It’s the Halloween season! I hope you like a good creepy Halloween story, because this one has been brewing in my head for a while. Grab some coffee, settle in, and prepare for some mysterious, fictitious prose…A Hair In My Biscuit has temporarily turned HAIR-RIFIC!
So, she had been warned. At this point, she didn’t care how many warnings had been issued; there was no way to prepare for the terror that had overcome her this night. She knew sleep wouldn’t come, and the hour or so she’d already gotten was for naught. Her heart ached and raced at the same time, and she feared that this would be the day she would die…if not by the hand of whatever this was, then by the stopping of her own heart.
The warnings had come as little leers, at first. “Aren’t you scared of the ghosts?”, people would ask, in a sing-song whine, and then laugh. She blew them off, smiled and said “there’s no such thing”, so many times that she got tired of hearing herself speak. Moving back to her childhood home was a dream come true, and not one of these taunting idiots could change that for her! The suggestions of hauntings didn’t even naggle the back of her mind, for a while. She loved a good creepy Halloween story, but never took them seriously or became freaked out by them, so she wasn’t easily shaken.
Once, she felt a little creeped out when her Great Uncle Funny had looked at her through those wild eyebrows of his and said, “You be careful, girl. Don’t you piss them off.” It wasn’t so much the warning, but Uncle Funny himself that gave her the heebiejeebies; he always had. She had walked by him as he was sitting on the front bench at the old service station, wearing nothing but his overalls (which didn’t even button on the sides, due to his ever-growing gut) and unlaced boots. The man had to be 90-something, but had inherited her great-grandmother’s longevity, if not her clean, straight-laced looks. About 10 teeth shy of a full set, Uncle Funny could give anyone the creeps, but maybe the warning itself that he had hissed had been the first one to plant in her brain, not to be uprooted.
Great Uncle Funny had grown up in the house, as well, but he was never “right” anyway (hence the nickname, Funny…he always acted funny, so he got named Funny). Everyone knew it, but people seemed to tolerate him and his strangeness, even seemed endeared to him. She had never had much affection for the man, but she was kind to him anyway. She knew he got plenty to eat…that much was obvious…but worried sometimes about his living arrangements, and whether he was lonely. That old trailer-camper didn’t have any plumbing, and one of these days old Mrs. Newton would be gone, leaving the land that Uncle Funny squatted on in the hands of her greedy sons. The Newtons had allowed Uncle Funny to reside in that nasty trailer down behind their best fishing hole for years, and she never really understood why. Mr. Newton had been gone 12 years now, and his quiet wife just carried on, feeding the 6 dogs that ran around on their farm, slopping the hogs, and, evidently, feeding Uncle Funny.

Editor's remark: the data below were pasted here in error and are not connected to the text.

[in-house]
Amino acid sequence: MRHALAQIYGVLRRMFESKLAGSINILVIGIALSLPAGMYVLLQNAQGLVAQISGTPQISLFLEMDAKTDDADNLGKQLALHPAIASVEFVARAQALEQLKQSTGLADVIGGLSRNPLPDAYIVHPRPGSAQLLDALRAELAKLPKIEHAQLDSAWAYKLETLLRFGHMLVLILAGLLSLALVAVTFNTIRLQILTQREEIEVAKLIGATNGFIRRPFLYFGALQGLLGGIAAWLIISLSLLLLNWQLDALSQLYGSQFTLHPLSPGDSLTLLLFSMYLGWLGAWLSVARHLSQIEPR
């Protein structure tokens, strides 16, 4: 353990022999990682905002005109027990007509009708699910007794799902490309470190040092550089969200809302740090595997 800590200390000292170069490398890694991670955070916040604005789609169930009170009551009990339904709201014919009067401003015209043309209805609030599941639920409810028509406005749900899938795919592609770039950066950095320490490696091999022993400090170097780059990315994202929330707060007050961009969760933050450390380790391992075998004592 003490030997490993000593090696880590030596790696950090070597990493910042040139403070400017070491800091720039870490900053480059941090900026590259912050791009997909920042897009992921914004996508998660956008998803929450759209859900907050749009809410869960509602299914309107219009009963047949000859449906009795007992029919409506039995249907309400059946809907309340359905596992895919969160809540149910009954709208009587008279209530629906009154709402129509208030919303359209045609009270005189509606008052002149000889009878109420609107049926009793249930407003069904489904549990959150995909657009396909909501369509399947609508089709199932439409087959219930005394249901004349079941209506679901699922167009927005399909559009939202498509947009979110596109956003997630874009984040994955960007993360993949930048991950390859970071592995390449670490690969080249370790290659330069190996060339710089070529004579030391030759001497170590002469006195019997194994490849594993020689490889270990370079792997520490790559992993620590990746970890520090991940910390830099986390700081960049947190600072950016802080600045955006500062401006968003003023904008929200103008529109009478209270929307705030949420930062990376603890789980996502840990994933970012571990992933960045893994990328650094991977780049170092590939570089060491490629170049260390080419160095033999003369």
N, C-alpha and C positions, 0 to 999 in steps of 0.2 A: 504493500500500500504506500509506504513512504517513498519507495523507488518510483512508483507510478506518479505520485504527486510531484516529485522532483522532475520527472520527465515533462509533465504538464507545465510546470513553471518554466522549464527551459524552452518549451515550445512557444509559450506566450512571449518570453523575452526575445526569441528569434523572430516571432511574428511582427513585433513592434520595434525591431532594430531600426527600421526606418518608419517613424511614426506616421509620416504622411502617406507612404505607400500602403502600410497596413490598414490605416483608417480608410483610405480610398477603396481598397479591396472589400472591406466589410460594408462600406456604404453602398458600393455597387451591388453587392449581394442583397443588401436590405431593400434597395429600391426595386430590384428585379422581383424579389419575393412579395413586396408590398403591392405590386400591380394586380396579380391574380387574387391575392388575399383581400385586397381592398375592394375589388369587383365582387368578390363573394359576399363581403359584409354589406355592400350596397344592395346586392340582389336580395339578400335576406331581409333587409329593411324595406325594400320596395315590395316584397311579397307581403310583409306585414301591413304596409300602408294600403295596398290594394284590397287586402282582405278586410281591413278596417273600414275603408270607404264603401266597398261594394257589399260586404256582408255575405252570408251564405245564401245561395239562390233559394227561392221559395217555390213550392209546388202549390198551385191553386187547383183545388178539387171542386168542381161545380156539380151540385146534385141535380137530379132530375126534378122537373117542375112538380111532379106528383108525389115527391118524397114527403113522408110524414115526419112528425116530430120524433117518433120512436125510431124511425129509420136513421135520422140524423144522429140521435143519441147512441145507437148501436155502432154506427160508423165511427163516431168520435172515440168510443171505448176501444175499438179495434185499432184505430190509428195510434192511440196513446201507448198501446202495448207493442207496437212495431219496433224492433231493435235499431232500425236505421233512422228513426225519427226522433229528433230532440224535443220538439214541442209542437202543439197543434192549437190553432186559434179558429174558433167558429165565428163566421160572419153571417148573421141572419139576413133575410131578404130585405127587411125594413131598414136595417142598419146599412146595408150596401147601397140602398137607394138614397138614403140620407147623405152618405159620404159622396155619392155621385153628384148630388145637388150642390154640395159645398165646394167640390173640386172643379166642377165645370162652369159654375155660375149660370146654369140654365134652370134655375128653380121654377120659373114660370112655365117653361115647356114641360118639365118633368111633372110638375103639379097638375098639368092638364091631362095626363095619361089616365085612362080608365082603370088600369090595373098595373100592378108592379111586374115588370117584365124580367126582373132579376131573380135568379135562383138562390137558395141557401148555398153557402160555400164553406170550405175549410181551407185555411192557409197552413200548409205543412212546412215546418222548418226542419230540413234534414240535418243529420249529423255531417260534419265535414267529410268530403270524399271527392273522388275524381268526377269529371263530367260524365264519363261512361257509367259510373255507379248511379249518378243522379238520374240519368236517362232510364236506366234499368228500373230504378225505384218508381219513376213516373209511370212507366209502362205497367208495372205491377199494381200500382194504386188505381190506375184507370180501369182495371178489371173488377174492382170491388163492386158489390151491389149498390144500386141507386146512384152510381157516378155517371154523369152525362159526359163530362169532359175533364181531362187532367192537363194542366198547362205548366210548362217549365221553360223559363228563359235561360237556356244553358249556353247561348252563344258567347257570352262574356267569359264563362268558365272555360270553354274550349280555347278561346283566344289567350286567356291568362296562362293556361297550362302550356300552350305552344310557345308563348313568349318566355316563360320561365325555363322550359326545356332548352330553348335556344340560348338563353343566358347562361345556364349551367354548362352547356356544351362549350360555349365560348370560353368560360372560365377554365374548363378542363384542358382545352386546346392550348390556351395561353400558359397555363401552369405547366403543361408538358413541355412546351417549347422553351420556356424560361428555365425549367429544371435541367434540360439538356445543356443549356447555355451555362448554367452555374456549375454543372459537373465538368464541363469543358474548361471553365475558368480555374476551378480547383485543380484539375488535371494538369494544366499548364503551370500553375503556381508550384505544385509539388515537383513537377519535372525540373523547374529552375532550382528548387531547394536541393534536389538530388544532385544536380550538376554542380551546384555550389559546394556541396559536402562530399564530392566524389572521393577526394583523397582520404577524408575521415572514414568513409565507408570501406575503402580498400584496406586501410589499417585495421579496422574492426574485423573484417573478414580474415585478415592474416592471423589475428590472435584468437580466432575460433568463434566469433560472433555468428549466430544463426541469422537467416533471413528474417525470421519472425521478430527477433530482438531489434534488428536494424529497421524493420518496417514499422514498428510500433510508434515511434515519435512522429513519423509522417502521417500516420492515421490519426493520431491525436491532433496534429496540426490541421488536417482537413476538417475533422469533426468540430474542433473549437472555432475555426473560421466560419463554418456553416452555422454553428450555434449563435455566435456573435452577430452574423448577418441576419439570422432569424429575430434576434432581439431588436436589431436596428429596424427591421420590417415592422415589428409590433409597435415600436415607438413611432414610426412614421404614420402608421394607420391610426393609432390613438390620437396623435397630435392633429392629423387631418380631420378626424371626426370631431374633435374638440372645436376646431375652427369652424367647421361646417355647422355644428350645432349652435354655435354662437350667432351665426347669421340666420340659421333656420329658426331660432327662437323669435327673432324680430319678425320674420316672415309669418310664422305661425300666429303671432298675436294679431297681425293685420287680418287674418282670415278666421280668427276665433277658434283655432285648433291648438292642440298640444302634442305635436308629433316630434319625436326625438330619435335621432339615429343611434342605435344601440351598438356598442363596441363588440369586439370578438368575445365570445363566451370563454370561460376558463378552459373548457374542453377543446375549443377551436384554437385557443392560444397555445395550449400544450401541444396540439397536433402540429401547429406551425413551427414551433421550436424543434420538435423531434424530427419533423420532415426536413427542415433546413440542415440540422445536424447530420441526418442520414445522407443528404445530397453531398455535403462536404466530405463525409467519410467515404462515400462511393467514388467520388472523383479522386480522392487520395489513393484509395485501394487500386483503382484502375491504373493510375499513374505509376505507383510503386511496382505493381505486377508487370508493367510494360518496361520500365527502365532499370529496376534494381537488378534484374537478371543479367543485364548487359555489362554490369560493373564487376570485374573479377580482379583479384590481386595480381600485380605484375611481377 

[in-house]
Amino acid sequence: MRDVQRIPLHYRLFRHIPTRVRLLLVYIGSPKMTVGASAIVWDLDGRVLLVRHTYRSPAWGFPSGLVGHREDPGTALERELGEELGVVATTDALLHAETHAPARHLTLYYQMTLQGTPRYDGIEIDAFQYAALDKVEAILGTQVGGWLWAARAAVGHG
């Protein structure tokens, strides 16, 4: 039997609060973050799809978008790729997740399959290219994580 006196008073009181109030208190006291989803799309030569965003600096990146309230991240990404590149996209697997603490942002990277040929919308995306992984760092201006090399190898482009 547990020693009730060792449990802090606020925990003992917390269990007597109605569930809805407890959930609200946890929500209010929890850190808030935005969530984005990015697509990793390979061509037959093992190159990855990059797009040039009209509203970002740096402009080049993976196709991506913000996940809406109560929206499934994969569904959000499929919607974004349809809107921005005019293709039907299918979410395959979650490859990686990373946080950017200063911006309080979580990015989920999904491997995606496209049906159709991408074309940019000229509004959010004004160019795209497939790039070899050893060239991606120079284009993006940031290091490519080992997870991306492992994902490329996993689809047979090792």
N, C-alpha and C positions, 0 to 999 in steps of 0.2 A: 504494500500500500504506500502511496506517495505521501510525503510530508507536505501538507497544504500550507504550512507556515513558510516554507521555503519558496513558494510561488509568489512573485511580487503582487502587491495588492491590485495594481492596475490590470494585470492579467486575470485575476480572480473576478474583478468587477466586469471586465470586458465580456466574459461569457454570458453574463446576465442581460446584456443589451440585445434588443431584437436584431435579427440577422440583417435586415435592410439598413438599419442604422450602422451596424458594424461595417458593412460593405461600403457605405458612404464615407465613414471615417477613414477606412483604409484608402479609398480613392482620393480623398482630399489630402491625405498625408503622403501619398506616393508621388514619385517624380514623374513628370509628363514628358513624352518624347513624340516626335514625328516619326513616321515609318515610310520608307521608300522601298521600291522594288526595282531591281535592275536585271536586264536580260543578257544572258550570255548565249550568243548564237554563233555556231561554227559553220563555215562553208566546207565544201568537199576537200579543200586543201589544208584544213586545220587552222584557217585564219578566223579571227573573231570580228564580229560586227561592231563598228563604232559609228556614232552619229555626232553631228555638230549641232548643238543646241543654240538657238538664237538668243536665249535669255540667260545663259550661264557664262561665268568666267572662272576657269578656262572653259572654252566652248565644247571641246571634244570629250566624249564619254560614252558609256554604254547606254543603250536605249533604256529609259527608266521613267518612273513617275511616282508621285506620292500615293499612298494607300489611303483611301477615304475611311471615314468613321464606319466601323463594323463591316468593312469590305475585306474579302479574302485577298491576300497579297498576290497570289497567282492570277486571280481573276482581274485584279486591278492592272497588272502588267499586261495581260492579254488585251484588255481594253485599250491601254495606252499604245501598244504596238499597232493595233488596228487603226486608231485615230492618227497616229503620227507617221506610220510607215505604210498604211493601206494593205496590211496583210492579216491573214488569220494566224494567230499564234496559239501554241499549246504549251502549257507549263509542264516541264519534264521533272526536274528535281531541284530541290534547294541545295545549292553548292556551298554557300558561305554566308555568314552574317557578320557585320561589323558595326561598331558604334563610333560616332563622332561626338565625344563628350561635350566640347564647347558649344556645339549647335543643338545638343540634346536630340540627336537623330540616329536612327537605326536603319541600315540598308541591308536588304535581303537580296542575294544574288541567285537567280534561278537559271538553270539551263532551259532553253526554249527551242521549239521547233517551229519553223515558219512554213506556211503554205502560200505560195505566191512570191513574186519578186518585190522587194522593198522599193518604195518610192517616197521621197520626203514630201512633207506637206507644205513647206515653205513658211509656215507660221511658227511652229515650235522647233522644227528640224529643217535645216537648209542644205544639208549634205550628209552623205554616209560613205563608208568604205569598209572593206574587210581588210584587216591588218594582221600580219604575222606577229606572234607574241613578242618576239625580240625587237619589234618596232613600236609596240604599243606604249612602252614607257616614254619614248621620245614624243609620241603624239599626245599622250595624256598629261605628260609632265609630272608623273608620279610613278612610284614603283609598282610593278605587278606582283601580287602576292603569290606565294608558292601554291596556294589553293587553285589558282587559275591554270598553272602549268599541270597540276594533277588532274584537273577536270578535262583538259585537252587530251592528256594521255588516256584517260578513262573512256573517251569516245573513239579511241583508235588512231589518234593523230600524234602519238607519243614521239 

One fall afternoon, just shy of the one-year mark of her moving into the old farmhouse, she had been out for a walk on the property, gazing at the beauty of this old farm with its rolling hills, huge trees, and forgotten cow pastures. She was a good half mile from the house, enjoying the crisp, autumn air, when she suddenly felt a whip of wind so cold that her breath showed up in the space before her. It was a strange cold, not anything that should have happened in mid-October, and as she whipped her head around out of instinct, the landscape looked almost a silvery-blue…just for an instant. It was as if a cold January morning had somehow snapped itself into this frame of fall. Something caught her eye; a hole, or cave, that she had never noticed before seemed to be the culprit of the momentary snap of winter. It almost looked as though this small cavern had been created by man, maybe with a bulldozer. She drew closer, then realized that she was slightly terrified. She scurried back to the house as quickly as she could.
As she passed the old shooting shed on her quick trek back, she noticed something else that was unusual. An old, narrow cupboard that had been under the shed as long as she could remember was standing agape, the door hanging precariously from the crooked structure. Another chill ran down her spine, but she shook it off. ‘This is ridiculous’, she chided herself, stuffing her hands deeper into her jacket pockets. The scene never left her, though, and she tried in vain to remember what had been inside the cabinet the last time she had looked.
The next morning, as she was walking into town to retrieve some necessities from Huckman’s Grocery, she passed Uncle Funny perched on his usual spot at the filling station. She nodded and waved, which was all she was usually willing to do in his presence. His wiry, gray eyebrows seemed more silver today, poking out in all directions above his beady, black eyes. The eyes seemed more deep, like a blue-black, she noticed. Uncle Funny never really made good eye contact, unless you just couldn’t tell it, since neither eye seemed to gaze in the same direction. He leaned over and spit a large amount of tobacco juice on the sidewalk, then as she passed, he grumbled at her, “you had a taste, didn’t ya little miss”. All of the hairs stood up on her arms and she whipped around to face him.
“What are you talking about?” She tried to speak firmly, but heard the quiver in her own voice. Uncle Funny just chuckled that squeaky, annoying half-laugh, half-cry of his and went back to looking at nothing. “Stop trying to scare me, Uncle Funny.” Her comment fell on deaf ears as David Huong stepped out of the filling station and clapped Uncle Funny on the back, greeting him with “good morning”. She walked on, determined not to let Uncle Funny’s weird ways get to her.